Well, I grew up in Laguna Beach, california. My father worked at NBC in Burbank he was the musical director of Laugh-In all the years that it was on and so I got the bug for television. So I struck out on my own and visited a whole bunch of stations TV stations in the West Coast and I finally got a job in Pocatello, idaho. And the rest is history. Pocatello, idaho yeah, I did stories about potatoes.

Mike Roth:

No, I did some. There's a great commercial I think it was a Super Bowl commercial about Potato Beach, couch Potato Beach. I saw that, yeah, kind of odd looking.

Peter Bernard:

It was very odd.

Mike Roth:

One of the best things about Super Bowl is always the commercials Right on. Okay. So, peter, why don't you tell our listeners about what your opinion is of the current state of media in America?

Peter Bernard:

Well, I come from an interesting perspective because I've been a TV reporter for 40 years. I retired in 2020, just before COVID went crazy. My opinion is that it's not like the good old days when I was learning how to be a journalist. We were always told to be unbiased and to not state your opinions on television.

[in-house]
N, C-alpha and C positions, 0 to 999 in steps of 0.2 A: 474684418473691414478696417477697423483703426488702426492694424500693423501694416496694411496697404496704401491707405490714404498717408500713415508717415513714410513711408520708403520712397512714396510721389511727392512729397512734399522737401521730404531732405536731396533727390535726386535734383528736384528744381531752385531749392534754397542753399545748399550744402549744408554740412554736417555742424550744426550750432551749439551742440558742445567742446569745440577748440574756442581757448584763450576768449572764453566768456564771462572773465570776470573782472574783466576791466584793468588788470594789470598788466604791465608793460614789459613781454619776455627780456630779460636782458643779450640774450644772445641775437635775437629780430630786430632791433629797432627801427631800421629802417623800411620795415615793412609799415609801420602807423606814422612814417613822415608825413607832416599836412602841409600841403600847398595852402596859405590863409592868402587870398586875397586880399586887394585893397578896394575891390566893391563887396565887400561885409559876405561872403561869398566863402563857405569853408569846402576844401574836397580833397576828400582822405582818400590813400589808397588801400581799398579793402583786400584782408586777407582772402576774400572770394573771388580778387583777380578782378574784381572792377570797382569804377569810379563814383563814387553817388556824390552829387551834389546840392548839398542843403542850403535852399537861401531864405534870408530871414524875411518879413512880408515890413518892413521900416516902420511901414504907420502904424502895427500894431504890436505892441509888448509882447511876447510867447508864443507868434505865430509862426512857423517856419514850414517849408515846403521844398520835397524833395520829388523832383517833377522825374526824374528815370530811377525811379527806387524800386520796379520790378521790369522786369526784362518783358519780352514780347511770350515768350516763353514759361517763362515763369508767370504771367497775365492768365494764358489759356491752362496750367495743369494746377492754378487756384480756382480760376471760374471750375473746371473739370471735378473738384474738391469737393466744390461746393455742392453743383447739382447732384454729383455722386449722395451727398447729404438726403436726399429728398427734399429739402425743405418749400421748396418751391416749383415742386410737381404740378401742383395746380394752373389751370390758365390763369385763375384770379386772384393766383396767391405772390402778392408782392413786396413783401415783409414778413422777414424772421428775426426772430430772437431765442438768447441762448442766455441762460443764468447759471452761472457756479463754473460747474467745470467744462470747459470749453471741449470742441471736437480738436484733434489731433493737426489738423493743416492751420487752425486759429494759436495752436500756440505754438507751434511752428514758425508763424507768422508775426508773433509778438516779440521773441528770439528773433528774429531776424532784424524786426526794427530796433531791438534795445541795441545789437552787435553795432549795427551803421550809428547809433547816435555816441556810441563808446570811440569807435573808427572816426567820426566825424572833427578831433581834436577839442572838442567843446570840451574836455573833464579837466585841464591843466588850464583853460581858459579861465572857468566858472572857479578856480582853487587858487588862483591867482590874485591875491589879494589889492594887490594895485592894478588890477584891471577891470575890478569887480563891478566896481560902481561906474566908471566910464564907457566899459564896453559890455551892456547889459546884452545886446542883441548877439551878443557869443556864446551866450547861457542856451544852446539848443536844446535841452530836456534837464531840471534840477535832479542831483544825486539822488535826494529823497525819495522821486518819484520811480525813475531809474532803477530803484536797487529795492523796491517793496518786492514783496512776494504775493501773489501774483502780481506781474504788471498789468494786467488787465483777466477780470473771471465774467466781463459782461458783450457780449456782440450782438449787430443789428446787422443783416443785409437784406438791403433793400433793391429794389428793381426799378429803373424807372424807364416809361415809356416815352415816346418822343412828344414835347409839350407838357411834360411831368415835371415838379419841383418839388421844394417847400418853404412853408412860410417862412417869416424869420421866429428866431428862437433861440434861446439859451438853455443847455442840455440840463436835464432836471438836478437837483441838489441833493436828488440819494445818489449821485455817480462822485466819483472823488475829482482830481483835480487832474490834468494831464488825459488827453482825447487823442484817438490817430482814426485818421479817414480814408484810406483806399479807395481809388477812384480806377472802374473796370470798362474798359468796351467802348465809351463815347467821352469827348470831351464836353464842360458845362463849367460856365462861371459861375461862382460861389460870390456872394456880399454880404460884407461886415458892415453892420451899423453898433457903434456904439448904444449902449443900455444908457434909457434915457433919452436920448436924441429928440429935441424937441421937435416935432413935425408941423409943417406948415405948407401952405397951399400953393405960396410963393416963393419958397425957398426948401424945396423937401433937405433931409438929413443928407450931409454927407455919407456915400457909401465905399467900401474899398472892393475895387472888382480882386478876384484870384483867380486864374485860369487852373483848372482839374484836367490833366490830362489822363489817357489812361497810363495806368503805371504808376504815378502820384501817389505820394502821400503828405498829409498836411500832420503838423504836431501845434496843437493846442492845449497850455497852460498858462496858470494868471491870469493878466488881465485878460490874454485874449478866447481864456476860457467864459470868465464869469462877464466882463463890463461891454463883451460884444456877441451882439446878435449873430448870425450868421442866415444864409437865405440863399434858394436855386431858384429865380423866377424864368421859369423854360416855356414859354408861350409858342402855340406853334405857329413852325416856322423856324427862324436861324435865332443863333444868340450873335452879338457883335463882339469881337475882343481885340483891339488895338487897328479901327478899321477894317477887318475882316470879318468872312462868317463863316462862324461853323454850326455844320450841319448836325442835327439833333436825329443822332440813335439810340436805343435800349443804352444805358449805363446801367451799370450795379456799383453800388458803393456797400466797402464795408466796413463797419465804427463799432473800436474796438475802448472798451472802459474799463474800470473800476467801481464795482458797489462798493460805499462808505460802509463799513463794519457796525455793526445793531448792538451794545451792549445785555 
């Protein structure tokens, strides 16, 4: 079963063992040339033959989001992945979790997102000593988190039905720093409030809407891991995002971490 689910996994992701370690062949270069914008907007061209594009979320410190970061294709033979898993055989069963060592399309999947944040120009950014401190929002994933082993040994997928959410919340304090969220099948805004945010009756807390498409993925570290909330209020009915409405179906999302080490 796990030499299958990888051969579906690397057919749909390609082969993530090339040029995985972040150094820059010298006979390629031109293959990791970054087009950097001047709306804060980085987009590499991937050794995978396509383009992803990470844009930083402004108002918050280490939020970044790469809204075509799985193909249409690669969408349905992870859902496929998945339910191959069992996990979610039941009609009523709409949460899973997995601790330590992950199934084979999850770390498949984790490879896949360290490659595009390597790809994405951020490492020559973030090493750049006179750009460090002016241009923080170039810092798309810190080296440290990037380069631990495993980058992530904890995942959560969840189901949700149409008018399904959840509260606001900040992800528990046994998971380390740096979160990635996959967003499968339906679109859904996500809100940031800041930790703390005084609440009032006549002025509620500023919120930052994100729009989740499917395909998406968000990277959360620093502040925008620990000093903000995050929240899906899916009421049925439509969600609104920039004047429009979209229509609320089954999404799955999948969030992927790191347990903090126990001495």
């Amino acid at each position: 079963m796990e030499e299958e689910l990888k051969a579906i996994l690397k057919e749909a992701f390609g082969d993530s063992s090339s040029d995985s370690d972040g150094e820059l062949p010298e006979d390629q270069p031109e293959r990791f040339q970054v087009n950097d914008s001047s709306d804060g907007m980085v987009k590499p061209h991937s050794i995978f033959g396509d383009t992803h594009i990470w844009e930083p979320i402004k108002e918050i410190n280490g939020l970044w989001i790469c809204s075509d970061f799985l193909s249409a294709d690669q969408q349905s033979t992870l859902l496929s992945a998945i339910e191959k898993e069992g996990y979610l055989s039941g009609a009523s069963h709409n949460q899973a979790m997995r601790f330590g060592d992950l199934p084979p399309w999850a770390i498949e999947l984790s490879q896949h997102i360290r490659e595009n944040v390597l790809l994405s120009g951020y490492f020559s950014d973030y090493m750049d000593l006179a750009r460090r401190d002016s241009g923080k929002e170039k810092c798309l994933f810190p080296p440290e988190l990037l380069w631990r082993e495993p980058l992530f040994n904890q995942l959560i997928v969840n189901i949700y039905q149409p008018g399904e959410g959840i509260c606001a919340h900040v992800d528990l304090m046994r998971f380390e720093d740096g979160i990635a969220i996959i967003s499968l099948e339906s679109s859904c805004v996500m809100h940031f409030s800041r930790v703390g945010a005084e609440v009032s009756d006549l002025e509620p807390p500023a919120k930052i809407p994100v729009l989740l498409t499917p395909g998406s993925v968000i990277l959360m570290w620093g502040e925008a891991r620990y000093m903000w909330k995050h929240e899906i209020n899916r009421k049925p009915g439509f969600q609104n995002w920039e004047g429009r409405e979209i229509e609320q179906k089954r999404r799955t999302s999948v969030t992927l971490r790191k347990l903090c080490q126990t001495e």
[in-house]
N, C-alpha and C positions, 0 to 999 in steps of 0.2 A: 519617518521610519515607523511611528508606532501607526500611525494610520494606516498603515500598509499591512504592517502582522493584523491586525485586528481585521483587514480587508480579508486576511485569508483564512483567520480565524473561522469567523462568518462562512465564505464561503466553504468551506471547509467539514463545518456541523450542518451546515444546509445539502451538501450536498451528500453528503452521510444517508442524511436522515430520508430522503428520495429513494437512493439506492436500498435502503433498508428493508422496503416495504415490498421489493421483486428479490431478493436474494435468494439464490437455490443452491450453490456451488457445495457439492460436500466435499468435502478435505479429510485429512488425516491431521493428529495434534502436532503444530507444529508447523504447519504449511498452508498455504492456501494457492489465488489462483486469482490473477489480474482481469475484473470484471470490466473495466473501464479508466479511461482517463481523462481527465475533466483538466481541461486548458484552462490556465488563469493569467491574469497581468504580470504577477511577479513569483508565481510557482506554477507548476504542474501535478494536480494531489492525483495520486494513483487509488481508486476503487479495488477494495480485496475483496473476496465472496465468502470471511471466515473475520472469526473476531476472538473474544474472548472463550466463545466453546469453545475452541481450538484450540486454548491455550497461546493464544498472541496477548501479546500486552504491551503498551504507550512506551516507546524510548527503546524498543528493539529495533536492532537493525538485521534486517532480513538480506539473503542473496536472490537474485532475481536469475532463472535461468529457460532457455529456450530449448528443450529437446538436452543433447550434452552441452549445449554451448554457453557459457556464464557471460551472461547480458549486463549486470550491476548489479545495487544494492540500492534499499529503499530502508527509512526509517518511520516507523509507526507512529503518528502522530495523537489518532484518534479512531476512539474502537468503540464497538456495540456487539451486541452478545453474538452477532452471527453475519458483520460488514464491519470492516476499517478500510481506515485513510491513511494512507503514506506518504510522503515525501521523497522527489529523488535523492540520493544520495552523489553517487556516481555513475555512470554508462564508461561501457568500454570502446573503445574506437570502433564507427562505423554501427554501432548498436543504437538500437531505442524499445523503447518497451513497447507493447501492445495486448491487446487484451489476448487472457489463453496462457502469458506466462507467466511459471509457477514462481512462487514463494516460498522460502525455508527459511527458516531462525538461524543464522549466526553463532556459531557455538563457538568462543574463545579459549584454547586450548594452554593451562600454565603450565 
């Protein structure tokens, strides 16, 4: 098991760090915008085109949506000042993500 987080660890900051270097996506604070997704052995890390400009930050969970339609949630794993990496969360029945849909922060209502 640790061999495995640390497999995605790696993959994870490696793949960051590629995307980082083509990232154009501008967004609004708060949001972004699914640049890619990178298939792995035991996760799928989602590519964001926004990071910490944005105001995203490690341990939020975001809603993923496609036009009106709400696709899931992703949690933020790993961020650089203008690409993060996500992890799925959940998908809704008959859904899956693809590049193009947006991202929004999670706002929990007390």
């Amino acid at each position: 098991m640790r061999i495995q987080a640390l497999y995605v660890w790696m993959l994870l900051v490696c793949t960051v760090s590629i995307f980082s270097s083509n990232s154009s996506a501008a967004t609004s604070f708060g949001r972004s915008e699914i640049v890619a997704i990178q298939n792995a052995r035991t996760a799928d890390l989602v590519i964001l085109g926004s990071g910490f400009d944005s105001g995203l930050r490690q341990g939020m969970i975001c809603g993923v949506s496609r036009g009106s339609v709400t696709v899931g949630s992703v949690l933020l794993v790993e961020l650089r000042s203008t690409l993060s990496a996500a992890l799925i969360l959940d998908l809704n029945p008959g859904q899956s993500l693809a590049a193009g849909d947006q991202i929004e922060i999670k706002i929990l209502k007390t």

Peter Bernard:

With the advent of cable TV and the advent of MSNBC and Fox and OAN and Newsmax you name it what's going on in cable TV kind of is embarrassing to me in that when you report the news, you're not supposed to interject what you think about it. Unfortunately, the CNNs of the world, the MSNBCs, they have decided to throw that rulebook out the window. So there are too many people, in my opinion, that are on television that are not really good, solid journalists. I know the names are going through your mind right now, but those guys, in my opinion, are not TV news journalists. They are personalities the Tucker Carlson's of the world, the Rachel Maddow's of the world. So I think generally, we have got a fractured society and I blame it on the media infrastructure that we have right now. I remember growing up and watching Walter Cronkite.

Mike Roth:

It was quite a guy. I got to meet him one time. Oh fantastic, I had sold CBS in Manhattan very large set of computer disks and this drives one. They were quite a thing. One day I was up in the offices and I'm walking through and I was in front of Walter Cronkite's office. So I walked in and said hi to him, nice, nice.